Manor pays tribute to the man behind its trains
THE ‘much-loved’ builder and master of Sausmarez Manor’s miniature railways, Terry Leigh, has died aged 87.
His long-term friend and employer until Mr Leigh’s retirement in 1996, Peter de Sausmarez remembers Mr Leigh as the man who built ‘one of the greatest indoor train displays in the British Isles’.
The display, essentially a working city with moving cars, level crossings and traffic lights, ran from 1983 until 1997 when the Guernsey Model Railway Club could no longer manage it.
However, the outdoor railway that Mr Leigh built still exists and is open every day of the school holidays.
Born in Edmonton, London on 11 November 1931, Mr Leigh was a mechanical electrical engineer by profession and he brought this analytical attention to detail to his passion for railways.
Moving to Guernsey in 1959, he worked for Ericssons Telephones as an engineer before beginning at Sausmarez Manor in 1983.
He built all four locomotives which have run on the outdoor track, built from plans, sometimes over a period of five years. Two of the stock were steam-powered.
‘It was very technical,’ said Mr de Sausmarez. ‘Steam technology requires you to be extremely precise. Terry would be here all day, rarely a weekend off, then he’d be off home, have a bite to eat and then into the workshop to carry on his constructions. One of the rolling stock, a diesel-electric locomotive, Remus, is the train which still runs on the railway today.’
Mr Leigh in his time at Sausmarez Manor was an invaluable member of the manor’s community and children from all over the Channel Islands and further afield rode the railway he built.
‘He was very fortunate in that he was able to turn his passion into his job, which very few of us get the opportunity to do. He was a much-loved figure among generations of boys and girls who visited Sausmarez Manor, but also among all ages. The oldest rider of the train we had was 87 years old and our oldest driver was 78 – we’ve also had two women as drivers. Terry was quite amazing – he would keep up to date with children that visited and always took the time to be caring and friendly.’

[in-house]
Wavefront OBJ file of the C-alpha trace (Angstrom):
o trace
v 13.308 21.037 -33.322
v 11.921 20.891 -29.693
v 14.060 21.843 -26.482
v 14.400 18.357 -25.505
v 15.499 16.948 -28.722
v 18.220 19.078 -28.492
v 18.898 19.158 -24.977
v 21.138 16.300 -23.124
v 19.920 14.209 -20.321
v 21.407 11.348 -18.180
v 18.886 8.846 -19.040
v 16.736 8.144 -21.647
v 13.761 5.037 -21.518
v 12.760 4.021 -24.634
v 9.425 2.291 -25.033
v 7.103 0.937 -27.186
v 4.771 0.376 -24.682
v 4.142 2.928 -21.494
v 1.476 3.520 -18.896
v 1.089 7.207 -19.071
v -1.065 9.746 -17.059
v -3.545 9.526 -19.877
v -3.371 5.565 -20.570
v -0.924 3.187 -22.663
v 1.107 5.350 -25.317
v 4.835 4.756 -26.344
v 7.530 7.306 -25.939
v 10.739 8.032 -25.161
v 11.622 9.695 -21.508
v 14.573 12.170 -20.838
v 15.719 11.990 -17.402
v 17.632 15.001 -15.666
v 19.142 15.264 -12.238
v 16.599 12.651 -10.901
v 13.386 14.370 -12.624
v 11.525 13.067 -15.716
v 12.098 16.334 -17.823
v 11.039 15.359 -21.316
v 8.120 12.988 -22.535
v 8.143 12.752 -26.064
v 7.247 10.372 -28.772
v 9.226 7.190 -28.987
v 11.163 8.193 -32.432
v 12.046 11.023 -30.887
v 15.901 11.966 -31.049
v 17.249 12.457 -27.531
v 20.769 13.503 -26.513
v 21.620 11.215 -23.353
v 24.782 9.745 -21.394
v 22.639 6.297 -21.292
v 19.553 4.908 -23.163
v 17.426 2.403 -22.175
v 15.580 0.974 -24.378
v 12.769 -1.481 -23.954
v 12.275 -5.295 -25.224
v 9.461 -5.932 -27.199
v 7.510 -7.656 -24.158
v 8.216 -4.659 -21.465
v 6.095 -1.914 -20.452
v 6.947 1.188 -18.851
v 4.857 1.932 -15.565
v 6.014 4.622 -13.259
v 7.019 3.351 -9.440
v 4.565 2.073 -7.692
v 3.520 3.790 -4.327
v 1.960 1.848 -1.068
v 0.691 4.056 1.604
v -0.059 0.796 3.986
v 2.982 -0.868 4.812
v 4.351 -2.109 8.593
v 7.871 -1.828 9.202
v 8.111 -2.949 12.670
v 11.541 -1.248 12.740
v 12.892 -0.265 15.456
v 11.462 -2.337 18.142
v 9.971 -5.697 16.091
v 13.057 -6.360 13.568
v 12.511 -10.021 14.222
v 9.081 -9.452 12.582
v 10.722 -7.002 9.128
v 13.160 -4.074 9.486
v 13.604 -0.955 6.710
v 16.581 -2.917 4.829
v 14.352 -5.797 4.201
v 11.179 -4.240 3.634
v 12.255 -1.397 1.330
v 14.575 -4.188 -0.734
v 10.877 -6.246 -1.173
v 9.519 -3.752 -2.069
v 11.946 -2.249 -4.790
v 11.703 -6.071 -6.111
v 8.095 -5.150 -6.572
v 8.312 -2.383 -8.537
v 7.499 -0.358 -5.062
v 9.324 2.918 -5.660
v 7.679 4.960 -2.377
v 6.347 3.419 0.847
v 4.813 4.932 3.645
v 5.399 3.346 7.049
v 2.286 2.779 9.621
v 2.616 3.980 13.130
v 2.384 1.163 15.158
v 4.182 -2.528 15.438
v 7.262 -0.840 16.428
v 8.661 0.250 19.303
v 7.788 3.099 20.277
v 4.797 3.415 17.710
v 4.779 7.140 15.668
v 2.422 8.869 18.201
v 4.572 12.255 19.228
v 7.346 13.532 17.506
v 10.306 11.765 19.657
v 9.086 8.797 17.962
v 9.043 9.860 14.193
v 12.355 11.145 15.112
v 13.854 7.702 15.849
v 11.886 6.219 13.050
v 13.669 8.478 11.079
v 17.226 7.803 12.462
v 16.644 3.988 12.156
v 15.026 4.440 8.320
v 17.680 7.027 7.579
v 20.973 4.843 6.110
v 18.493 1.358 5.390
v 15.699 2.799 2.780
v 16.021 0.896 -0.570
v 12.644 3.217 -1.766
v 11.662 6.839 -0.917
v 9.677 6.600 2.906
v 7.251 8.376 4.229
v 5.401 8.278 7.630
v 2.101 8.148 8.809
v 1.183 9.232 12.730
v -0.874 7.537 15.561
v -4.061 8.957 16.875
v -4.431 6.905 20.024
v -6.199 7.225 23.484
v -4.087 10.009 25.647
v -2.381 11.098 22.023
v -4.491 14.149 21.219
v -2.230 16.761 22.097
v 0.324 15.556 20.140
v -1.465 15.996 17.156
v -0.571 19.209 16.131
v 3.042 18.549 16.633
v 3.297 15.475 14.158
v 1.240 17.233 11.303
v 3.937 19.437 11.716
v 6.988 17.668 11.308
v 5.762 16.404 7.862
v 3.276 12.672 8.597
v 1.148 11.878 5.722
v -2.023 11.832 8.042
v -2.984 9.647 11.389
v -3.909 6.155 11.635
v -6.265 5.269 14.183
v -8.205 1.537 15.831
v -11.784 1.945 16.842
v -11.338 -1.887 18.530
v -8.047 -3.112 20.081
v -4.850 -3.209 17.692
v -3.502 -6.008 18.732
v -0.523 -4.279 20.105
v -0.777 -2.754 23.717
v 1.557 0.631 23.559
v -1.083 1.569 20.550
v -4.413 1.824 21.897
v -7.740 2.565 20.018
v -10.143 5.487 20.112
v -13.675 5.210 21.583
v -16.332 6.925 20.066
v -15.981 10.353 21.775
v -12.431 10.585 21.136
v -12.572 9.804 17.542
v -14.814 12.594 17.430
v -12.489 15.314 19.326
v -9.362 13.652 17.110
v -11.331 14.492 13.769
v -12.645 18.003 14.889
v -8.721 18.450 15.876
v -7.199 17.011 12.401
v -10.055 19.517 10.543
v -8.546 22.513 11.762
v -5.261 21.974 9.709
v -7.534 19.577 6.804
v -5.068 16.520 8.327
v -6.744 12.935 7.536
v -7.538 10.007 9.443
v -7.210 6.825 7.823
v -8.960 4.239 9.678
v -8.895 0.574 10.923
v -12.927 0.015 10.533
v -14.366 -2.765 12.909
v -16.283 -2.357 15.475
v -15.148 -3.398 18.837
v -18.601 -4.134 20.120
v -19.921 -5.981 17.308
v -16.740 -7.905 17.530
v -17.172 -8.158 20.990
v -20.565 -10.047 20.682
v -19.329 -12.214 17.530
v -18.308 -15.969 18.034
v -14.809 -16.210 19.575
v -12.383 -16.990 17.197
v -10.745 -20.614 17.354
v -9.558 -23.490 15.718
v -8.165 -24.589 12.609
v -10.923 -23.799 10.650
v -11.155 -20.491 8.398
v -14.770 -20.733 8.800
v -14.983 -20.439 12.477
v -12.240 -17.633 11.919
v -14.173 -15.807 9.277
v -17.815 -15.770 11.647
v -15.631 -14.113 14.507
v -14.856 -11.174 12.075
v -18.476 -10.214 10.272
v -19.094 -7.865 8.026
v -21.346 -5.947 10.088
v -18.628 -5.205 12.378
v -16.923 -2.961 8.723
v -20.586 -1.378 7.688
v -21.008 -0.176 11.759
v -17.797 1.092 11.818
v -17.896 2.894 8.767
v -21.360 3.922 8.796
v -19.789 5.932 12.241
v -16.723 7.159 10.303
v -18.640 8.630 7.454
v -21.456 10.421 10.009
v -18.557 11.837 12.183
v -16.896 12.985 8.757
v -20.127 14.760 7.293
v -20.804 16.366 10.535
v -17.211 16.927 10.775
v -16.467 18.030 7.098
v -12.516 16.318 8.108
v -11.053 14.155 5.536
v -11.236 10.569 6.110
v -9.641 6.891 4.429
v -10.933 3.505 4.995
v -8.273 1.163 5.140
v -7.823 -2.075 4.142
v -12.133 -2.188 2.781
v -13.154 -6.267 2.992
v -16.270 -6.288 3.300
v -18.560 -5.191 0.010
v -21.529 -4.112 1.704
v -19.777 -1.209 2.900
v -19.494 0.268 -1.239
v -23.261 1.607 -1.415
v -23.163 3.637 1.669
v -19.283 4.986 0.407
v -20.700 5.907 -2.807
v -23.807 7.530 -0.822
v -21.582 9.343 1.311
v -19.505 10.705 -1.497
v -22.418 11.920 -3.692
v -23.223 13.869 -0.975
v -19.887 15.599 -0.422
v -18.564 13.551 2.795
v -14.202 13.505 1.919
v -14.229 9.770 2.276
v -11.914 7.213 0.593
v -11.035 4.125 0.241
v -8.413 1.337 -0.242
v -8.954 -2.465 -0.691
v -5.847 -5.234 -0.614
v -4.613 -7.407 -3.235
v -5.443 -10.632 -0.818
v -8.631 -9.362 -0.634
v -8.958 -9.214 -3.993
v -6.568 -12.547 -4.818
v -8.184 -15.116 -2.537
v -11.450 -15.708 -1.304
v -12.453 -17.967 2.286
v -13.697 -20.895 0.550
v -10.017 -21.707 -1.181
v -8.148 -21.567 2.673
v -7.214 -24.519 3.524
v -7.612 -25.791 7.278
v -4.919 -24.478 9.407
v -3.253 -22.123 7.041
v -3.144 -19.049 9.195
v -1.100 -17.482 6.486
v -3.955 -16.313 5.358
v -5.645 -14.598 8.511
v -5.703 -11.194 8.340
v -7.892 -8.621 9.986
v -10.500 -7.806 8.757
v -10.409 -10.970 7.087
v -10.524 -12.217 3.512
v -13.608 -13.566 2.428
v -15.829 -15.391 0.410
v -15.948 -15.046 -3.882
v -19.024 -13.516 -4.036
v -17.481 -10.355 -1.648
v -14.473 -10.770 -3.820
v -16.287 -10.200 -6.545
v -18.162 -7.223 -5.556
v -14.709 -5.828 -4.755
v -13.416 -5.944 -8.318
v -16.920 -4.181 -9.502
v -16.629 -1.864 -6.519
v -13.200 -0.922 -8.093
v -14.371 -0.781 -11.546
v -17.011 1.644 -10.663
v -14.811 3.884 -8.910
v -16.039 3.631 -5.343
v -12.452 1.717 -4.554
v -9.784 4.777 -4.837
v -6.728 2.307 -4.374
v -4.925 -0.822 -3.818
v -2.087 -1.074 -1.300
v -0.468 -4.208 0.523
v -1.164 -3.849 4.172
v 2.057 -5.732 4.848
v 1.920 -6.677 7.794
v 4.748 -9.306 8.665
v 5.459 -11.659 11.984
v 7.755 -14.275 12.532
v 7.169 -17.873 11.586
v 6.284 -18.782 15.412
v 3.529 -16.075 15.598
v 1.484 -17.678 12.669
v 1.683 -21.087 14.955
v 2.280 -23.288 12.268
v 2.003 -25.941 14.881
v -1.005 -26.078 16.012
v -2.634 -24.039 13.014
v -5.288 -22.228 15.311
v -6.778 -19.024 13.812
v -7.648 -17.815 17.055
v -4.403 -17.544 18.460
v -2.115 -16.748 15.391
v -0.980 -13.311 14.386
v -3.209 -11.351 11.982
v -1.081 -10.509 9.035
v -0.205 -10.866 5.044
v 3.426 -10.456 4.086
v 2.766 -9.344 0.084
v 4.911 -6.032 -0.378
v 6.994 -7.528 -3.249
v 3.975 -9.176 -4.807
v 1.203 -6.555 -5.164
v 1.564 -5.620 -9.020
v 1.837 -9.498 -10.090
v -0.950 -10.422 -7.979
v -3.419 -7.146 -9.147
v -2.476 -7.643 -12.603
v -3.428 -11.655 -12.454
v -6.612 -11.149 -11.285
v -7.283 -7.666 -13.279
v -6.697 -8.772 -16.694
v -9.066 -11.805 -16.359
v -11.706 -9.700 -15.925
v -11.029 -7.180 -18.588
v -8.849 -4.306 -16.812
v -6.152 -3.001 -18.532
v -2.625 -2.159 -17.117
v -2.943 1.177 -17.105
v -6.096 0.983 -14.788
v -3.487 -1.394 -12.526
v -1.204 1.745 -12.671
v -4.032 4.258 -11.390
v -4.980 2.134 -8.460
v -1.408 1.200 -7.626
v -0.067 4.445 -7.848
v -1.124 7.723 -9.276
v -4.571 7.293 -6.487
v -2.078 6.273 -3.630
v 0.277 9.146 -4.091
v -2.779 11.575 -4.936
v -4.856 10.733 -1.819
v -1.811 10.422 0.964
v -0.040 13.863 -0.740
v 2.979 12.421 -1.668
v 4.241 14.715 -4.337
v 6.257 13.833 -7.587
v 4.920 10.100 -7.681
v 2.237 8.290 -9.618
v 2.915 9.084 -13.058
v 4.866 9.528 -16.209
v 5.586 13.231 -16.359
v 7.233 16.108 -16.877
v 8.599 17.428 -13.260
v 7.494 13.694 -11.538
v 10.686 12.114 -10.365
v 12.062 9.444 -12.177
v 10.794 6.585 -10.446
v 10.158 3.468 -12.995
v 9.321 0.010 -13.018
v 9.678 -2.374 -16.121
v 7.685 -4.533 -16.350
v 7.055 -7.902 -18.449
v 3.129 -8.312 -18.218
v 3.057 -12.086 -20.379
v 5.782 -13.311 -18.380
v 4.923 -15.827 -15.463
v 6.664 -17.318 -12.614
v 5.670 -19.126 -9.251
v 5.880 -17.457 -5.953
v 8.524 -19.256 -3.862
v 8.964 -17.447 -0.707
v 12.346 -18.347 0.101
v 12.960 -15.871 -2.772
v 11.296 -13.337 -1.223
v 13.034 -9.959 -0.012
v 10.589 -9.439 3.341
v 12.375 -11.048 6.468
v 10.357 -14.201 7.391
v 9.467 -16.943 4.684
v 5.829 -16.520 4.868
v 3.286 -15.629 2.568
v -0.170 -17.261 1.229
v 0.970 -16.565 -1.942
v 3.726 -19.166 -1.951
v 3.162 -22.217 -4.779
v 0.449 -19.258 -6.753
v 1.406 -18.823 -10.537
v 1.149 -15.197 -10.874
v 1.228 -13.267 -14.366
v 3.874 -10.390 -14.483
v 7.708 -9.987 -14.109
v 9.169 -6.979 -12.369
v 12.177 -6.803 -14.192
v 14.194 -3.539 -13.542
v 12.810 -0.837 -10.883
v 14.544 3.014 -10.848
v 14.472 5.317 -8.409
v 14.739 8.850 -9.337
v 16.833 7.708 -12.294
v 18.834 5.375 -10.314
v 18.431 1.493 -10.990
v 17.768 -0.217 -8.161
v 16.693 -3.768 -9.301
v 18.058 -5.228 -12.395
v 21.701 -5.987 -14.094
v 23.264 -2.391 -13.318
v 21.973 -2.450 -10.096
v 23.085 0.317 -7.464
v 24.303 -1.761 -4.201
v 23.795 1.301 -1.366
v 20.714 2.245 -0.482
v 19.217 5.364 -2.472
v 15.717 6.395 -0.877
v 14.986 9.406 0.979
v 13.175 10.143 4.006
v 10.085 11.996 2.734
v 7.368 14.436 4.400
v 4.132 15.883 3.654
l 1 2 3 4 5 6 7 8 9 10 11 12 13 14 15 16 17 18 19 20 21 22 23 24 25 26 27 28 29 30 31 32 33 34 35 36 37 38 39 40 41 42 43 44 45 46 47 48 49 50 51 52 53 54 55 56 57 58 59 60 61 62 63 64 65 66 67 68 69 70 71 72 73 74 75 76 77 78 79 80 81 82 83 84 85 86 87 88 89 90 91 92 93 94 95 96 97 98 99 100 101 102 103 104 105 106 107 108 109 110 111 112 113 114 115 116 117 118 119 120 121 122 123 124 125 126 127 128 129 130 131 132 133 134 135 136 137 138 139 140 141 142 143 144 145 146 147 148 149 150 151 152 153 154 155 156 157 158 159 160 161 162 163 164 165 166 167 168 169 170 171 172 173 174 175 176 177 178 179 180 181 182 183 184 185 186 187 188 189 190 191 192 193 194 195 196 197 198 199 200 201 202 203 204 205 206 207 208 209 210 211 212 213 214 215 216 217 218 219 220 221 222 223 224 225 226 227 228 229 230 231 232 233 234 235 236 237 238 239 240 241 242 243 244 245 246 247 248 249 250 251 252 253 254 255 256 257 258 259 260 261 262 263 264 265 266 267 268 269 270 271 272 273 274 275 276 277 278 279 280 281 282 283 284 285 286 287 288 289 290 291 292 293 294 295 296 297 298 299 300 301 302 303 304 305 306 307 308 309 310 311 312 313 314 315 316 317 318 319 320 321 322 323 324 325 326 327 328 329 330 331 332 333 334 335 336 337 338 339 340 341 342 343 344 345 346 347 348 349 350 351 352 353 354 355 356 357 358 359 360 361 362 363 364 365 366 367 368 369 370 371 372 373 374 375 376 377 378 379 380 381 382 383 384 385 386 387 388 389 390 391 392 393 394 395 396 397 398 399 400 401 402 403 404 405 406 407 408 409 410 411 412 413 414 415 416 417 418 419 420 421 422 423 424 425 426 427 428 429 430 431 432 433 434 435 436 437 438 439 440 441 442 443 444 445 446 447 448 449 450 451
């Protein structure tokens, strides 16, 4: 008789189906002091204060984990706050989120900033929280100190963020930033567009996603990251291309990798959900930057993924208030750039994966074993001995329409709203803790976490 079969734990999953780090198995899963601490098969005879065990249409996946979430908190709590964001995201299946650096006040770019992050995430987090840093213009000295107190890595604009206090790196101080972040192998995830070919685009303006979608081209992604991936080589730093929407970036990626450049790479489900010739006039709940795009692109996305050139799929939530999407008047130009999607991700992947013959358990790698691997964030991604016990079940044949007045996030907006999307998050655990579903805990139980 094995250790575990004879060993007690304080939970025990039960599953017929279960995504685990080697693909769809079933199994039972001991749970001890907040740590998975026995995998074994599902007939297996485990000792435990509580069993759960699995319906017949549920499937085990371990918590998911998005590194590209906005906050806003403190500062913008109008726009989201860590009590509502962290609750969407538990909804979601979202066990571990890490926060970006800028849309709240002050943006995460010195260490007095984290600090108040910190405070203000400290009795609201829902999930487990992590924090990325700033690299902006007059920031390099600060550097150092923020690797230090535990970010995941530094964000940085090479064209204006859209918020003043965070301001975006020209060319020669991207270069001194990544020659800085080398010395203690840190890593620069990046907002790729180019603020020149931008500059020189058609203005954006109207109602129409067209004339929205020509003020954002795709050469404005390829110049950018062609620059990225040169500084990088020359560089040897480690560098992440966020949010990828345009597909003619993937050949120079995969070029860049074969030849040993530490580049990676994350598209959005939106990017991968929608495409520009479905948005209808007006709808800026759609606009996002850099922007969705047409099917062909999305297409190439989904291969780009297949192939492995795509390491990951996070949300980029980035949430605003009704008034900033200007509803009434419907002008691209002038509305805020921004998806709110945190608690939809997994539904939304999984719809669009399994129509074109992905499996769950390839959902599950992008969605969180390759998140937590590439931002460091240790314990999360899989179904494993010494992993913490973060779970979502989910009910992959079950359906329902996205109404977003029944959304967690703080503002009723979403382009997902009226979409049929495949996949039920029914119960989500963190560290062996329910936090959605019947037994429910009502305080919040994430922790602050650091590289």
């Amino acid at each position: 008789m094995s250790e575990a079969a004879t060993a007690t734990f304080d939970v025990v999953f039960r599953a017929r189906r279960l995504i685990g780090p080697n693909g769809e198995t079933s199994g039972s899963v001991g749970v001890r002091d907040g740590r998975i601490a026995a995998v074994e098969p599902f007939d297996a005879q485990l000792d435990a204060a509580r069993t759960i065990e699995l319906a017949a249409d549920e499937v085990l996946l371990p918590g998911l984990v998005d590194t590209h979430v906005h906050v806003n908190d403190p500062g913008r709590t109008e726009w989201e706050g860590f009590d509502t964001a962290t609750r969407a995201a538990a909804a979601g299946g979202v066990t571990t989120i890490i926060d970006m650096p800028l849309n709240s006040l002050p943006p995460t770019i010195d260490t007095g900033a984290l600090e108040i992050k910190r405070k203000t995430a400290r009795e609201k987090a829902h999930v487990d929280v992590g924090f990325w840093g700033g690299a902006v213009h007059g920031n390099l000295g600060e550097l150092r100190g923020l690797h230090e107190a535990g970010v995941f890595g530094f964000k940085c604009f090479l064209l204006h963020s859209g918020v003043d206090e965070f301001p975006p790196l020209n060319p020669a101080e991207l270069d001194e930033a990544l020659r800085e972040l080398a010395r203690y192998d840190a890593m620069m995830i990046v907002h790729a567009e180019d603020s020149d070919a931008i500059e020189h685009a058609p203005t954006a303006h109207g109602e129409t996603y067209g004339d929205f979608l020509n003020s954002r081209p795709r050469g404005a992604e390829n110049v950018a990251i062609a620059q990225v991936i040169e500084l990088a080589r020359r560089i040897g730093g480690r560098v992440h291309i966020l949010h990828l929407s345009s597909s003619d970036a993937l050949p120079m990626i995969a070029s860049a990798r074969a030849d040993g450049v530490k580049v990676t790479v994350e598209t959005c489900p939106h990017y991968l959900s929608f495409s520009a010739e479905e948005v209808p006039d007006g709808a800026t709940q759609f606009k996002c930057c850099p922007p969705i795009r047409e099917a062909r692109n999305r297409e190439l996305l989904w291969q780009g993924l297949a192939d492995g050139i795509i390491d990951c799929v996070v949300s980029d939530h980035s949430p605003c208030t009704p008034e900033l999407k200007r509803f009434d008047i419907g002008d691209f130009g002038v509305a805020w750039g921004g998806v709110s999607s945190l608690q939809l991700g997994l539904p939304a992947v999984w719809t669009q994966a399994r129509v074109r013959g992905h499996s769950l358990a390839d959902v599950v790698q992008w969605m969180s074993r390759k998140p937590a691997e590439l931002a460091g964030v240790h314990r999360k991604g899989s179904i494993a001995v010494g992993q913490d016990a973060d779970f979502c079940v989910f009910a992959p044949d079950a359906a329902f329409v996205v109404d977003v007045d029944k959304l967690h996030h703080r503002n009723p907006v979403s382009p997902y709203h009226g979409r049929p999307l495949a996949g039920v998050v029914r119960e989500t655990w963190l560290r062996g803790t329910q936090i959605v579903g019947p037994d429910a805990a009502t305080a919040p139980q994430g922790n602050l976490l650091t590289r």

Mr de Sausmarez wants to keep the railway open for as long as possible in honour of its creator, however it is currently facing some difficulties.
‘Our driver has recently had to depart due to family reasons and we currently do not have a driver, so if anyone would like to come and work on the railway please contact me. It is very important that we keep the railway in operation for as long as possible.’
Mr Leigh’s granddaughter, Joanna Mauger, said: ‘As a family we were all so proud of our dad and grandfather and beyond pleased that many people had so much joy from riding the train and seeing the indoor railway he worked so hard on.
‘It meant a lot to him to bring fun and laughter to everyone that visited and we hope it can be enjoyed for many years to come. He was an incredibly special person and we’re honoured that he’s being remember in this article.’